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July 8, 2014

Attorney returns to White House under legal siege

WASHINGTON — Lawyer Neil Eggleston could be looking toward a comfortable retirement on the generous nest egg he built through high-stakes representation of prominent Washington officials and corporate clients. Instead, he’s returning to a grueling post at a White House under siege on multiple legal fronts.

The 61-year-old Eggleston has come on as chief counsel as President Barack Obama faces congressional investigations, pushback from the Supreme Court, and House Speaker John Boehner’s announcement last month that he intends to sue the president over his stepped-up use of executive orders.

Among the myriad sensitive matters requiring Eggleston’s expertise, Boehner’s suit is an unexpected challenge he must prepare for without knowing exactly the legal arguments it will make. In his first interview since coming to the White House this spring, Eggleston predicted the matter will be quickly dismissed by a judge for a lack of legal standing.

“As I used to tell clients in private practice, anybody can sue anybody over anything,” Eggleston said from his West Wing corner office. “The fact that he’s going to say that he’s going to bring some lawsuit is not going to affect what the president is going to do.”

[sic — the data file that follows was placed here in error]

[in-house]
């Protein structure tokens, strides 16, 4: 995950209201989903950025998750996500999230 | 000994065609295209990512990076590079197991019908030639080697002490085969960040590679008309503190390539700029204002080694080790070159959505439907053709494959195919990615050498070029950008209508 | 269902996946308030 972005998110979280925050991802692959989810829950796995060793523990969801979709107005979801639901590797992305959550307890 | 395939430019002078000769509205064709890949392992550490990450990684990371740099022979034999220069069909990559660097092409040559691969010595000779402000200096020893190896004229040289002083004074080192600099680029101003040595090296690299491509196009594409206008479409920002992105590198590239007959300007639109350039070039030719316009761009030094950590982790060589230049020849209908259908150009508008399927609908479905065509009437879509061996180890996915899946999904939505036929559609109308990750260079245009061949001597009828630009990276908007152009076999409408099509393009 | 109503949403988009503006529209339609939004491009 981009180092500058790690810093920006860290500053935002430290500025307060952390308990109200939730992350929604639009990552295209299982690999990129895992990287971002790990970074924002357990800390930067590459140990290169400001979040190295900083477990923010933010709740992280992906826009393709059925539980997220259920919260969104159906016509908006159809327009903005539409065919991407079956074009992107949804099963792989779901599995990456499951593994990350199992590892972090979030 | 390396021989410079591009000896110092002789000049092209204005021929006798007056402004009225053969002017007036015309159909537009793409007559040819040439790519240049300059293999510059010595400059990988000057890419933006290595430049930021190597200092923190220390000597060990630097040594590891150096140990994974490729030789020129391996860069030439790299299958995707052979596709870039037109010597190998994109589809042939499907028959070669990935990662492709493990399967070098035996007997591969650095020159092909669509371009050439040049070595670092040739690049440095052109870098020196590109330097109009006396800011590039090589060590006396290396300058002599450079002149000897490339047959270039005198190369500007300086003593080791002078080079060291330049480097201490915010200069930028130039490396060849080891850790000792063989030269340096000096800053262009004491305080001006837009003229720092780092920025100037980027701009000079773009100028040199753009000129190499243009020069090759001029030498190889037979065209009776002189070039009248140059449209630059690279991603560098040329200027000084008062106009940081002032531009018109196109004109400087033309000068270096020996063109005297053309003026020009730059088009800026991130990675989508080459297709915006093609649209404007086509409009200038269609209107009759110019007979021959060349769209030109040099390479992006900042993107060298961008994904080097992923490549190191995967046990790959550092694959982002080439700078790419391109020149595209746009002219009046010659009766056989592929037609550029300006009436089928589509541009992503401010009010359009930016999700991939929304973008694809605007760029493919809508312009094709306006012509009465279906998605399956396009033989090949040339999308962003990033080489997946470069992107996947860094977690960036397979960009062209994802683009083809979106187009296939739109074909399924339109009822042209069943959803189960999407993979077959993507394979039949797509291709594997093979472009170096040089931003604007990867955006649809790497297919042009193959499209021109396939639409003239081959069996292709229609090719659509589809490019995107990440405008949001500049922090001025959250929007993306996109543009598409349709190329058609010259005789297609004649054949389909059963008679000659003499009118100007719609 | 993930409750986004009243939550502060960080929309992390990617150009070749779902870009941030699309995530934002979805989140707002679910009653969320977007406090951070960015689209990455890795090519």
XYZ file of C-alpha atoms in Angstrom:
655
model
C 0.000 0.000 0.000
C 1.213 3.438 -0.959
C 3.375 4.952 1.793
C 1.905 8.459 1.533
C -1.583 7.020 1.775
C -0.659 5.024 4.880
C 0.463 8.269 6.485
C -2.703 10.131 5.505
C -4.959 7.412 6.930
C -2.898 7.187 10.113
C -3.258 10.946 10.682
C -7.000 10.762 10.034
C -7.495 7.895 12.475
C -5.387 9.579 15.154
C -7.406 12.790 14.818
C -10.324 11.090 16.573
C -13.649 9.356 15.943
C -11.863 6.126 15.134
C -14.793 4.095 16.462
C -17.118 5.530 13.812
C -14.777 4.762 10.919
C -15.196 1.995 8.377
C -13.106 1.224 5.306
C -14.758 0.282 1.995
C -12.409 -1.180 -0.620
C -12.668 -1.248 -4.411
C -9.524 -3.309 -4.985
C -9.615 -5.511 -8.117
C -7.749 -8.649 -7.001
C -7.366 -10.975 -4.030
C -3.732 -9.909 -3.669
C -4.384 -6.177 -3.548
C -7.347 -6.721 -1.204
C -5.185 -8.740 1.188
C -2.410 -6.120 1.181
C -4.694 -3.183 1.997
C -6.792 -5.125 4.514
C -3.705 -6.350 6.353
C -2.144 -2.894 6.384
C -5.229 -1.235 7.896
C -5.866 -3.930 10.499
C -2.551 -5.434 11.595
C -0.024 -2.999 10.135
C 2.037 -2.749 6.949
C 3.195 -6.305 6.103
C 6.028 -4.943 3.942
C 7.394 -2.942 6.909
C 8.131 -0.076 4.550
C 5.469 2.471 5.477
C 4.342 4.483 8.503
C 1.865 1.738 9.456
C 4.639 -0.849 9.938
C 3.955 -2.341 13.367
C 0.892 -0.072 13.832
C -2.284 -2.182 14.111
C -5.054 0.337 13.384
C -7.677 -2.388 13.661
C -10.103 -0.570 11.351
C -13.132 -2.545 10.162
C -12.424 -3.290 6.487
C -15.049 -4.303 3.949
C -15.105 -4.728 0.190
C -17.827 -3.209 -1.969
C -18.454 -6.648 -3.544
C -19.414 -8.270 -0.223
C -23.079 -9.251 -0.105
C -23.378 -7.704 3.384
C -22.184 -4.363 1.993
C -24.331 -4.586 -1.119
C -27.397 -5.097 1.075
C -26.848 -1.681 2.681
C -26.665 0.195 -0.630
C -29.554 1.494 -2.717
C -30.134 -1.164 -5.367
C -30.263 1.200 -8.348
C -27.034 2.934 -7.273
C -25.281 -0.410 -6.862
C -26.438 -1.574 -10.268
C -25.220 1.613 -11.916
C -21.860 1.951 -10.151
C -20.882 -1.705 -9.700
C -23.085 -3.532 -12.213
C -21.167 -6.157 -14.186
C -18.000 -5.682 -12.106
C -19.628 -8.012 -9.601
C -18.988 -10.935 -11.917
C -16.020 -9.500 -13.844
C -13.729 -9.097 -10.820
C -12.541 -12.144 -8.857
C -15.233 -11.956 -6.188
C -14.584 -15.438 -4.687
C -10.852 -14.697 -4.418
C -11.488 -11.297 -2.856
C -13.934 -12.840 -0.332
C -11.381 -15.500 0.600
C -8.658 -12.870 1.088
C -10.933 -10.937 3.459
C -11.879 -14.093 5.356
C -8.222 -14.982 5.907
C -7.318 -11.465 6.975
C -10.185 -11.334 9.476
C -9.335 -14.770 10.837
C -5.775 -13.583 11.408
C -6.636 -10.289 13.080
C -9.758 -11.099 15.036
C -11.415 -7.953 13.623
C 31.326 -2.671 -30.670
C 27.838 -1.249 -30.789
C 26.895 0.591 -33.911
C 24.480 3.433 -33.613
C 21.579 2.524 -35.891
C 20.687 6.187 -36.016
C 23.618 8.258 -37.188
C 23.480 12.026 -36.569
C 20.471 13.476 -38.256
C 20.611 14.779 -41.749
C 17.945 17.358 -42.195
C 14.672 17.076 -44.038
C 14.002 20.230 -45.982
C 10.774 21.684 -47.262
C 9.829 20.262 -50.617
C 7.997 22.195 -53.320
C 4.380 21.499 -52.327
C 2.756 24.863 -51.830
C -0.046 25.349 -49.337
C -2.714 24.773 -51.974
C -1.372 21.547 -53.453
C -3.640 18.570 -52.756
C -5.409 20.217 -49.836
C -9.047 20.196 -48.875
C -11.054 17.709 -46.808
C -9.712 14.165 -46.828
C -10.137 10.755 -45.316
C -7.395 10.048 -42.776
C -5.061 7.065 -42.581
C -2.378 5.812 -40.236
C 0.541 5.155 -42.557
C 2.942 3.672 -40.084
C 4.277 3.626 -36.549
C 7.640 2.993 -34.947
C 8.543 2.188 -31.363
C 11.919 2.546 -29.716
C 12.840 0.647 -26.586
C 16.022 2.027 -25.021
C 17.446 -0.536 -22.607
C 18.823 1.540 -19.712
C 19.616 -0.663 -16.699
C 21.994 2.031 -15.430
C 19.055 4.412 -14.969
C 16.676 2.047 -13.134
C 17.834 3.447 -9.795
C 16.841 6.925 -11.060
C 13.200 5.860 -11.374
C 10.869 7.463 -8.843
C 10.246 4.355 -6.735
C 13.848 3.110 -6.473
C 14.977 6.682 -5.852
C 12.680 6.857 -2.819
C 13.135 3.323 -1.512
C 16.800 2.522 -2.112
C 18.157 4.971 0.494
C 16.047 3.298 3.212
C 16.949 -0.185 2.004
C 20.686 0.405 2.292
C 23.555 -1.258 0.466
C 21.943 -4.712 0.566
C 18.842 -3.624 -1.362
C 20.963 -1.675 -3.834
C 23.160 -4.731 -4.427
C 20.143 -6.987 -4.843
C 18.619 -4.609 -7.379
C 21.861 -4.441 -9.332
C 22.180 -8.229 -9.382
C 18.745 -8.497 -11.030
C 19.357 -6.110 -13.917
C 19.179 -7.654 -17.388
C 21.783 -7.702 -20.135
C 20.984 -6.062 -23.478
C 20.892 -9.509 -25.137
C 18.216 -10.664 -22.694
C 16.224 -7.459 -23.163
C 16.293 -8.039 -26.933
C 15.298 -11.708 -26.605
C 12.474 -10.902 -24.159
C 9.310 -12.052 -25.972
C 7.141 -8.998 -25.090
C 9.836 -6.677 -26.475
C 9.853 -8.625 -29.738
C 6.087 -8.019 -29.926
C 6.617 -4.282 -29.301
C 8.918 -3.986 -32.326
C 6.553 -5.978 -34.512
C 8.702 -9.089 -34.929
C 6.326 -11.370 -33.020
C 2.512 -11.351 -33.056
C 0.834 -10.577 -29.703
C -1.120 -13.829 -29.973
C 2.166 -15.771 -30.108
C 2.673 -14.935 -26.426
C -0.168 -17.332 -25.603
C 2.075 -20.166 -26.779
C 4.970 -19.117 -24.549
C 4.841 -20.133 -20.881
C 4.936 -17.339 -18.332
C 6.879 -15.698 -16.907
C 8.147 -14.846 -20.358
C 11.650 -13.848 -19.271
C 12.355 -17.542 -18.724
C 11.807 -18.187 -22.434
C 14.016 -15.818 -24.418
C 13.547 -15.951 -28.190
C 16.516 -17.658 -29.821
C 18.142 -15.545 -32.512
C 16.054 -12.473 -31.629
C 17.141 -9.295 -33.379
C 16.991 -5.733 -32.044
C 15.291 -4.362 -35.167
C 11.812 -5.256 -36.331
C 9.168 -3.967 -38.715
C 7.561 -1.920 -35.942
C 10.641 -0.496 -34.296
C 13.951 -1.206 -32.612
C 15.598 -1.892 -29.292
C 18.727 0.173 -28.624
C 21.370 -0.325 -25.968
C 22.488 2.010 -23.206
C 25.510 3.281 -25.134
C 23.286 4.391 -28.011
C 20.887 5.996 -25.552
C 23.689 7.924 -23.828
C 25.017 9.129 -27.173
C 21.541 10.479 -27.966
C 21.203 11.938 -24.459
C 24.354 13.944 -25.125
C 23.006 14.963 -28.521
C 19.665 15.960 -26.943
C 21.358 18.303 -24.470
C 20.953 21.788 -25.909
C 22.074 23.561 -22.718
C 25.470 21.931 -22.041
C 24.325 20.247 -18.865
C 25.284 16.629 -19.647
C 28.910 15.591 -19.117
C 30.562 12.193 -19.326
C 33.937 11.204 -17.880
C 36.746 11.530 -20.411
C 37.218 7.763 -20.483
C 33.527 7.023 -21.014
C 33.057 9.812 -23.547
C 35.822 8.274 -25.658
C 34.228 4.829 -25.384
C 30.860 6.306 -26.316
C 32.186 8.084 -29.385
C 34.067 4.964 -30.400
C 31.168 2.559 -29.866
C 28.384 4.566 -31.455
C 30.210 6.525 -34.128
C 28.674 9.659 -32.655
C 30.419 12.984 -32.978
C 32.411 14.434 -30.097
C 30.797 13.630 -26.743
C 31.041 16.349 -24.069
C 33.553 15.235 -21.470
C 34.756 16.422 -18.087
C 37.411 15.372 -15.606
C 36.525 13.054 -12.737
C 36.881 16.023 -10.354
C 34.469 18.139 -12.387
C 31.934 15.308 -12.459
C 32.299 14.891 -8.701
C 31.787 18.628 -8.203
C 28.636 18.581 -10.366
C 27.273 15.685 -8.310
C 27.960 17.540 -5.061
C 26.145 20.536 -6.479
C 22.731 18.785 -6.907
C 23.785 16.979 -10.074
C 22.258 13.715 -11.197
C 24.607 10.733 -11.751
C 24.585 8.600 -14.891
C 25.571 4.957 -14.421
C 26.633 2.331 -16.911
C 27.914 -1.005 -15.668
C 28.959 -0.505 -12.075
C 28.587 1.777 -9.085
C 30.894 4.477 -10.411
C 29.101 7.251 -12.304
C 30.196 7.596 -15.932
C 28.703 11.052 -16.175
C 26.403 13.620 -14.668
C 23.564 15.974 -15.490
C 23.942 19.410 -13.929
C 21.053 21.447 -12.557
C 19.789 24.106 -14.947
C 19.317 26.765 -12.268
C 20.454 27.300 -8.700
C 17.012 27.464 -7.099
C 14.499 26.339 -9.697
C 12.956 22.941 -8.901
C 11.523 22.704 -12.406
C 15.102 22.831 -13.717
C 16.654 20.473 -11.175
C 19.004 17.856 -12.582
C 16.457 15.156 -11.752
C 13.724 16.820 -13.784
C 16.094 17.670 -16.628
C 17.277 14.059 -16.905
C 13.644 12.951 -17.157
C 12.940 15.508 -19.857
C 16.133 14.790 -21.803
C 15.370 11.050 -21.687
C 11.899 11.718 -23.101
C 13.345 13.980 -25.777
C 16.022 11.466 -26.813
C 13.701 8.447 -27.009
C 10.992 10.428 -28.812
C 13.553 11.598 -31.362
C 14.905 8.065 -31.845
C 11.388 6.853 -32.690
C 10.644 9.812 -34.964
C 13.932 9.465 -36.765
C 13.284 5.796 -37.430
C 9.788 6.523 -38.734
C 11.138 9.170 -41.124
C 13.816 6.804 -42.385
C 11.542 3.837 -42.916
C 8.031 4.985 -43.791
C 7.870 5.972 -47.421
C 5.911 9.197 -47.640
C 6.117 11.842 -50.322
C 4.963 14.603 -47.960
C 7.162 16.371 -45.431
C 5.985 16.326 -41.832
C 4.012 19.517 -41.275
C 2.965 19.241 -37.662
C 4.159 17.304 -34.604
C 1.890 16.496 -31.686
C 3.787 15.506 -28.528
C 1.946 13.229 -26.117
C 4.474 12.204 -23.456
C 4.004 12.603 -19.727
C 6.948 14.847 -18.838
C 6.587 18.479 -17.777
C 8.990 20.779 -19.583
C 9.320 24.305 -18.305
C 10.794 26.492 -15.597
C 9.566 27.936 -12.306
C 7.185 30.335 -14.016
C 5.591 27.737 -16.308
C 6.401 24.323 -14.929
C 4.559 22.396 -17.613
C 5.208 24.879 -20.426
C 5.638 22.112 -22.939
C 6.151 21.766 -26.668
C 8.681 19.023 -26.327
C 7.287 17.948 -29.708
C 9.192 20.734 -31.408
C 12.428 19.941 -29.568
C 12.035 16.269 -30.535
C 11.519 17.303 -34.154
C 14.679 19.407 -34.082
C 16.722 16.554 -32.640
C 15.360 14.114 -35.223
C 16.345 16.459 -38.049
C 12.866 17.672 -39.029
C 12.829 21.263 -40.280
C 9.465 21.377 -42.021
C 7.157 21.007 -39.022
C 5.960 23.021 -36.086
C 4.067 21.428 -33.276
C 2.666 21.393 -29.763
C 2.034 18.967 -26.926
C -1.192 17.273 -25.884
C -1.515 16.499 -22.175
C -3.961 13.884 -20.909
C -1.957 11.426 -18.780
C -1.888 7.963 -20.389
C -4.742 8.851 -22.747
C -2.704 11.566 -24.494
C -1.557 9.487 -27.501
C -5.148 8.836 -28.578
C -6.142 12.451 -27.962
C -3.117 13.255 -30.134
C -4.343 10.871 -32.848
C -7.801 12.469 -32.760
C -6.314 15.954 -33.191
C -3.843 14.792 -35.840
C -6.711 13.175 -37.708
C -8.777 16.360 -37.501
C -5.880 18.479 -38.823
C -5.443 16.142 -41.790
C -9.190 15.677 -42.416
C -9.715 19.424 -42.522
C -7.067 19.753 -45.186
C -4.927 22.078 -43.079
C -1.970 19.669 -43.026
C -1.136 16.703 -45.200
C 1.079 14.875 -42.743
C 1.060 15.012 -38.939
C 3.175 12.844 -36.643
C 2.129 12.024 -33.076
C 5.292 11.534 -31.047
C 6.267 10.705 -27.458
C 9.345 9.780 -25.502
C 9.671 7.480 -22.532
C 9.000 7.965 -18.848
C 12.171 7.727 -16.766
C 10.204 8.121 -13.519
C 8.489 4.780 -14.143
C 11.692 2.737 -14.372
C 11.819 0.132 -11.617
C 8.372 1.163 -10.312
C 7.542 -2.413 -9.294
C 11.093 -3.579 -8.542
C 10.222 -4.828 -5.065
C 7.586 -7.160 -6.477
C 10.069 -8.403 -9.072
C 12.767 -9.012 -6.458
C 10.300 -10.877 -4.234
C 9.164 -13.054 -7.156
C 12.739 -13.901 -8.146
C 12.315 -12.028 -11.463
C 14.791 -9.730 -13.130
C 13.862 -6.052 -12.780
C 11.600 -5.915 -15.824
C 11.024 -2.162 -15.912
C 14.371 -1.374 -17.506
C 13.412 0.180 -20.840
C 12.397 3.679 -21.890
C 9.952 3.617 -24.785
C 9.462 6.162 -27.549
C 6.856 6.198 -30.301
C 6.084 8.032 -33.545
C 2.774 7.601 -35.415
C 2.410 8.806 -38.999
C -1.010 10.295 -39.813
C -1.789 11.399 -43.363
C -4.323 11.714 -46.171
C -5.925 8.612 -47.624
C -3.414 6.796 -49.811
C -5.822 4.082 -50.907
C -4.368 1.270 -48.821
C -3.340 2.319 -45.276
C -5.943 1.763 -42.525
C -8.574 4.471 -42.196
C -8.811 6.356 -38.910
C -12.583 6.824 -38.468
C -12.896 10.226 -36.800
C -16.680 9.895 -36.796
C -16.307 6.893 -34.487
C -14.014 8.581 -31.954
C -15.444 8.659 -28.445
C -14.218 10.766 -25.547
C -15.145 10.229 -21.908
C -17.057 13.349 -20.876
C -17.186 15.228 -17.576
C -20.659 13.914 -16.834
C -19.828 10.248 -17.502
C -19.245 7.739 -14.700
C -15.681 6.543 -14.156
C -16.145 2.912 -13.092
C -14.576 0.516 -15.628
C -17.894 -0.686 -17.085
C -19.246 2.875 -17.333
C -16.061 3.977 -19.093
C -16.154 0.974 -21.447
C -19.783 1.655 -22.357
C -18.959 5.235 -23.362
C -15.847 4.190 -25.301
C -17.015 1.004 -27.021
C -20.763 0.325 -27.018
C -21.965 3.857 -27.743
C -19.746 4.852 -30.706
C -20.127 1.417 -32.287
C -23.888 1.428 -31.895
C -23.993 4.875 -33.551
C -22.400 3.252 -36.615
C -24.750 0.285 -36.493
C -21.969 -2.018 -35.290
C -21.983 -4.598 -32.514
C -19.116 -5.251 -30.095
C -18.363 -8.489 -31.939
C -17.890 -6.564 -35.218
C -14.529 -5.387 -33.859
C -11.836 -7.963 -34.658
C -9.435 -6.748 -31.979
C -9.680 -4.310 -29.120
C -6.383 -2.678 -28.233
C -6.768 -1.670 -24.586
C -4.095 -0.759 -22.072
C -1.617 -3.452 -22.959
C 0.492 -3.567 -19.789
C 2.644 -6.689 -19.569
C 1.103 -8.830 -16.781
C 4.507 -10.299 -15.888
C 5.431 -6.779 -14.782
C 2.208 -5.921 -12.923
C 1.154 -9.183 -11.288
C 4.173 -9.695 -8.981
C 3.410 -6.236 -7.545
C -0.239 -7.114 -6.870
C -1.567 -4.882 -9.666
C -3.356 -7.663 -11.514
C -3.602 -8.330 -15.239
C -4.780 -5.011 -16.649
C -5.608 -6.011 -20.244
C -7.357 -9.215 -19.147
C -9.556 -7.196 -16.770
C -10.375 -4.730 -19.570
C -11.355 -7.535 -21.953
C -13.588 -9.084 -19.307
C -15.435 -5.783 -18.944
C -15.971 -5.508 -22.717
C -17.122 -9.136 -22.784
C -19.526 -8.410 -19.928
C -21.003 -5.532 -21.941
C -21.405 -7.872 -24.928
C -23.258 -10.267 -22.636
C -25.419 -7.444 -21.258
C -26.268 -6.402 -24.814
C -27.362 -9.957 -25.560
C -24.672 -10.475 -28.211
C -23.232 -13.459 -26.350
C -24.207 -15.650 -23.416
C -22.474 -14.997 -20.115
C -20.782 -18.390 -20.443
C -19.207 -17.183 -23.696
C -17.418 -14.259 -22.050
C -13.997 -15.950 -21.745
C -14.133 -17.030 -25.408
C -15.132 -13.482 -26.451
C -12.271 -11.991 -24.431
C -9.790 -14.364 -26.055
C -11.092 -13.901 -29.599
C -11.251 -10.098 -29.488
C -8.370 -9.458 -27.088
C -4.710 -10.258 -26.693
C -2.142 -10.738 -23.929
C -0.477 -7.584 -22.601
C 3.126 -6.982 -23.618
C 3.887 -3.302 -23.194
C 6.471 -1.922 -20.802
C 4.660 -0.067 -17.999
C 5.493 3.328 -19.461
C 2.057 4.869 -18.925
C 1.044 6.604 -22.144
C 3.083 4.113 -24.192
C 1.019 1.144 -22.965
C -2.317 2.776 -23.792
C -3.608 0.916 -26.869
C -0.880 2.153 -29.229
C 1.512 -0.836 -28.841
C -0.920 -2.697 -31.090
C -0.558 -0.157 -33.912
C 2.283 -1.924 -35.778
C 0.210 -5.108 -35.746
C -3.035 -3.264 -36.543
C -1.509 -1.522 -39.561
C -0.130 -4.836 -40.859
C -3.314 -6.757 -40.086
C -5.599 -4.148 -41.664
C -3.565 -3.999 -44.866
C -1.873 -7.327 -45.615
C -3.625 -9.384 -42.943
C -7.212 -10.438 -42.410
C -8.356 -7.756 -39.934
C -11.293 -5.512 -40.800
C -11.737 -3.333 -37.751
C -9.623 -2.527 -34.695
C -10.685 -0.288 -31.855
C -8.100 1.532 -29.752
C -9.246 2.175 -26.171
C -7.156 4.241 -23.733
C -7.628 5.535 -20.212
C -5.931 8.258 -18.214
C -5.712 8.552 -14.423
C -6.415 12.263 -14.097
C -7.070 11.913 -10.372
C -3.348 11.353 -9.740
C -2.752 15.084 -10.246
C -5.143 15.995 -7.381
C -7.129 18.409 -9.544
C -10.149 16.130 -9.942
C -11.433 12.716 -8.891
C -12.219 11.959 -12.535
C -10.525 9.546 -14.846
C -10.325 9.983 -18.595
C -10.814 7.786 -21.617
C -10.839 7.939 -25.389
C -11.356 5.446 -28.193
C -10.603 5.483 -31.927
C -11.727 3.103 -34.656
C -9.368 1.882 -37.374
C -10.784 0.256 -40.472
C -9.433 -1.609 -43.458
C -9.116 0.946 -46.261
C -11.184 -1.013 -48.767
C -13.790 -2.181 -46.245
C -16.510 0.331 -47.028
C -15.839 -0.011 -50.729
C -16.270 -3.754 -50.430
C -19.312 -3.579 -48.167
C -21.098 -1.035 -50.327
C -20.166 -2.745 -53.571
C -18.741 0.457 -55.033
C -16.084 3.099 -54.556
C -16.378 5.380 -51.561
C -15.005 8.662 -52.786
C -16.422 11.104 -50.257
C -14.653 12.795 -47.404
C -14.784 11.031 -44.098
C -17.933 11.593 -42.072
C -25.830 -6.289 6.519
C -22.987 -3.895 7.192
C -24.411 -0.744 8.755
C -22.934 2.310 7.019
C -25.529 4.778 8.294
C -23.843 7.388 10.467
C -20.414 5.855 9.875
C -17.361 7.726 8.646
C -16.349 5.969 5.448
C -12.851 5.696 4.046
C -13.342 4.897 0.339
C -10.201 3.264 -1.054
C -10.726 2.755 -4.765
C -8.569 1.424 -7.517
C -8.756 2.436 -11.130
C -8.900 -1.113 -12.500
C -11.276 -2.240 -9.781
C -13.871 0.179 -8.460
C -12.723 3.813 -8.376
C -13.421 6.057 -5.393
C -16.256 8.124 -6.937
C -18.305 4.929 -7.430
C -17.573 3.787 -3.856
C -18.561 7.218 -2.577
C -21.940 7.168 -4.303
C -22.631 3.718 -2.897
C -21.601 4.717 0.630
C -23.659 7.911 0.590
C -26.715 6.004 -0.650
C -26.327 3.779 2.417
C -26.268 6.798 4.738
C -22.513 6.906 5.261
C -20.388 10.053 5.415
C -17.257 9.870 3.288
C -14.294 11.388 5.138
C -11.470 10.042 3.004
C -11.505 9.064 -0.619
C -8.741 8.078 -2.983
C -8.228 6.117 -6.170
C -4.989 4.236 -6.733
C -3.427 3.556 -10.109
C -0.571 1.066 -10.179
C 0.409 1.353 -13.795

Eggleston’s guidance of the legal limits of Obama’s executive actions draws from experience working across all three branches of government early in his career. He clerked for Chief Justice Warren Burger, a conservative chosen by President Richard Nixon, and later worked for the House Select Committee investigating the Iran-Contra affair. He was in President Bill Clinton’s counsel’s office during oversight hearings into the Whitewater real estate transactions and later helped fight subpoenas of presidential aides in the Monica Lewinsky investigation.

In private practice, he represented white-collar clients, including the outside directors at Enron after the company’s financial collapse. His political clients included Chicago Mayor Rahm Emanuel as a witness in the corruption trial of former Illinois Gov. Rod Blagojevich. He also represented former Cabinet secretaries Federico Pena and Alexis Herman when they were facing investigations that did not result in charges.

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